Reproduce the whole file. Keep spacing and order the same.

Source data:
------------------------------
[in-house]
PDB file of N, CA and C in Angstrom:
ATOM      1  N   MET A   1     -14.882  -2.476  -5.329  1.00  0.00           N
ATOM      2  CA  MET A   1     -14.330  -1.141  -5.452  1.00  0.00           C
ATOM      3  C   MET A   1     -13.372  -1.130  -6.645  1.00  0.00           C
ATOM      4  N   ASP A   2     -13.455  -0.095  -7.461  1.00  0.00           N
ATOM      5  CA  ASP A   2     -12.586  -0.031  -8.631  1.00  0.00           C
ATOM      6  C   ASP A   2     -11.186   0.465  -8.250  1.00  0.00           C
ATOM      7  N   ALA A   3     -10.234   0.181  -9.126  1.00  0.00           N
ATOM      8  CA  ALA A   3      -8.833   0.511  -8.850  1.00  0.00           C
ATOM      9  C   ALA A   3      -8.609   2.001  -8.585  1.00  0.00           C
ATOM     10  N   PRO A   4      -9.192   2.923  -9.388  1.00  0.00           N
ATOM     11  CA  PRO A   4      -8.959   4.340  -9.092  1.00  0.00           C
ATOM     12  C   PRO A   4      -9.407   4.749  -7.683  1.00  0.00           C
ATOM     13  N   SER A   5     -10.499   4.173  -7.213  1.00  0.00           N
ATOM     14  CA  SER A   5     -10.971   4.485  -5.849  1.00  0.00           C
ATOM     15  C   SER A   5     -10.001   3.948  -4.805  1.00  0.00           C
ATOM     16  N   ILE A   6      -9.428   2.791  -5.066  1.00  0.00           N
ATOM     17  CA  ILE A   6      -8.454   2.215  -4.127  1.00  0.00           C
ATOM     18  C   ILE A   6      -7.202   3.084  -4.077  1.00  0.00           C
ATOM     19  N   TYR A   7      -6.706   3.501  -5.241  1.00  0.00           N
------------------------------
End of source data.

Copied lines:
[in-house]
PDB file of N, CA and C in Angstrom:
ATOM      1  N   MET A   1     -14.882  -2.476  -5.329  1.00  0.00           N
ATOM      2  CA  MET A   1     -14.330  -1.141  -5.452  1.00  0.00           C
ATOM      3  C   MET A   1     -13.372  -1.130  -6.645  1.00  0.00           C
ATOM      4  N   ASP A   2     -13.455  -0.095  -7.461  1.00  0.00           N
ATOM      5  CA  ASP A   2     -12.586  -0.031  -8.631  1.00  0.00           C
ATOM      6  C   ASP A   2     -11.186   0.465  -8.250  1.00  0.00           C
ATOM      7  N   ALA A   3     -10.234   0.181  -9.126  1.00  0.00           N
ATOM      8  CA  ALA A   3      -8.833   0.511  -8.850  1.00  0.00           C
ATOM      9  C   ALA A   3      -8.609   2.001  -8.585  1.00  0.00           C
ATOM     10  N   PRO A   4      -9.192   2.923  -9.388  1.00  0.00           N
ATOM     11  CA  PRO A   4      -8.959   4.340  -9.092  1.00  0.00           C
ATOM     12  C   PRO A   4      -9.407   4.749  -7.683  1.00  0.00           C
ATOM     13  N   SER A   5     -10.499   4.173  -7.213  1.00  0.00           N
ATOM     14  CA  SER A   5     -10.971   4.485  -5.849  1.00  0.00           C
ATOM     15  C   SER A   5     -10.001   3.948  -4.805  1.00  0.00           C
ATOM     16  N   ILE A   6      -9.428   2.791  -5.066  1.00  0.00           N
ATOM     17  CA  ILE A   6      -8.454   2.215  -4.127  1.00  0.00           C
ATOM     18  C   ILE A   6      -7.202   3.084  -4.077  1.00  0.00           C
ATOM     19  N   TYR A   7      -6.706   3.501  -5.241  1.00  0.00           N